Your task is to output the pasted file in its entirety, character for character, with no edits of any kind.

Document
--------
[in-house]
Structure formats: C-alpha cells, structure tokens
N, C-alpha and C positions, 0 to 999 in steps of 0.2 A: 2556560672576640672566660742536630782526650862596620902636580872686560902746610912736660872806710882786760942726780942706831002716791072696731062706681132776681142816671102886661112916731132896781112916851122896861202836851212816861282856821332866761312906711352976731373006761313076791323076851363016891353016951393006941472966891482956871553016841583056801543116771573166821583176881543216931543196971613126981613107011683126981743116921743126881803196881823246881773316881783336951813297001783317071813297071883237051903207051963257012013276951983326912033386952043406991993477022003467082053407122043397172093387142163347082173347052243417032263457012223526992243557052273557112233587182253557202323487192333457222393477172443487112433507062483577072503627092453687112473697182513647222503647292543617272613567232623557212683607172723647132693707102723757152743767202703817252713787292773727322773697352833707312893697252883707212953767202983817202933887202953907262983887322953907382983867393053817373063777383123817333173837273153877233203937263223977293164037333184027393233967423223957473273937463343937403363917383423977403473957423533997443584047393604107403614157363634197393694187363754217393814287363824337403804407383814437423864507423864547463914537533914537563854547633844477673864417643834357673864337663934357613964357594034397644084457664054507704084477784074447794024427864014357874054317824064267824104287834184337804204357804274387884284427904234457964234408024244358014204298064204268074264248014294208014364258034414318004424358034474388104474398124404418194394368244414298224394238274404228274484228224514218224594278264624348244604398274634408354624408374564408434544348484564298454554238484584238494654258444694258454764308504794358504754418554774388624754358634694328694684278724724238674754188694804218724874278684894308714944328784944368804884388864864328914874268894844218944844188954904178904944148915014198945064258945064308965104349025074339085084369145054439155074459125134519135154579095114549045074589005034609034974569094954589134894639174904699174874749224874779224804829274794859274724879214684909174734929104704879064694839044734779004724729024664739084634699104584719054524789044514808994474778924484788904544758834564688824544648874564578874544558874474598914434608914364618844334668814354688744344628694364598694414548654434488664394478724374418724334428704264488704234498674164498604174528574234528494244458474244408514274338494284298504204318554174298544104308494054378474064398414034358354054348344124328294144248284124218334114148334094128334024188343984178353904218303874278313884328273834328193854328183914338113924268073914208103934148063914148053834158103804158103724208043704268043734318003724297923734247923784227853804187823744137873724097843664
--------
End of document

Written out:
[in-house]
Structure formats: C-alpha cells, structure tokens
N, C-alpha and C positions, 0 to 999 in steps of 0.2 A: 2556560672576640672566660742536630782526650862596620902636580872686560902746610912736660872806710882786760942726780942706831002716791072696731062706681132776681142816671102886661112916731132896781112916851122896861202836851212816861282856821332866761312906711352976731373006761313076791323076851363016891353016951393006941472966891482956871553016841583056801543116771573166821583176881543216931543196971613126981613107011683126981743116921743126881803196881823246881773316881783336951813297001783317071813297071883237051903207051963257012013276951983326912033386952043406991993477022003467082053407122043397172093387142163347082173347052243417032263457012223526992243557052273557112233587182253557202323487192333457222393477172443487112433507062483577072503627092453687112473697182513647222503647292543617272613567232623557212683607172723647132693707102723757152743767202703817252713787292773727322773697352833707312893697252883707212953767202983817202933887202953907262983887322953907382983867393053817373063777383123817333173837273153877233203937263223977293164037333184027393233967423223957473273937463343937403363917383423977403473957423533997443584047393604107403614157363634197393694187363754217393814287363824337403804407383814437423864507423864547463914537533914537563854547633844477673864417643834357673864337663934357613964357594034397644084457664054507704084477784074447794024427864014357874054317824064267824104287834184337804204357804274387884284427904234457964234408024244358014204298064204268074264248014294208014364258034414318004424358034474388104474398124404418194394368244414298224394238274404228274484228224514218224594278264624348244604398274634408354624408374564408434544348484564298454554238484584238494654258444694258454764308504794358504754418554774388624754358634694328694684278724724238674754188694804218724874278684894308714944328784944368804884388864864328914874268894844218944844188954904178904944148915014198945064258945064308965104349025074339085084369145054439155074459125134519135154579095114549045074589005034609034974569094954589134894639174904699174874749224874779224804829274794859274724879214684909174734929104704879064694839044734779004724729024664739084634699104584719054524789044514808994474778924484788904544758834564688824544648874564578874544558874474598914434608914364618844334668814354688744344628694364598694414548654434488664394478724374418724334428704264488704234498674164498604174528574234528494244458474244408514274338494284298504204318554174298544104308494054378474064398414034358354054348344124328294144248284124218334114148334094128334024188343984178353904218303874278313884328273834328193854328183914338113924268073914208103934148063914148053834158103804158103724208043704268043734318003724297923734247923784227853804187823744137873724097843664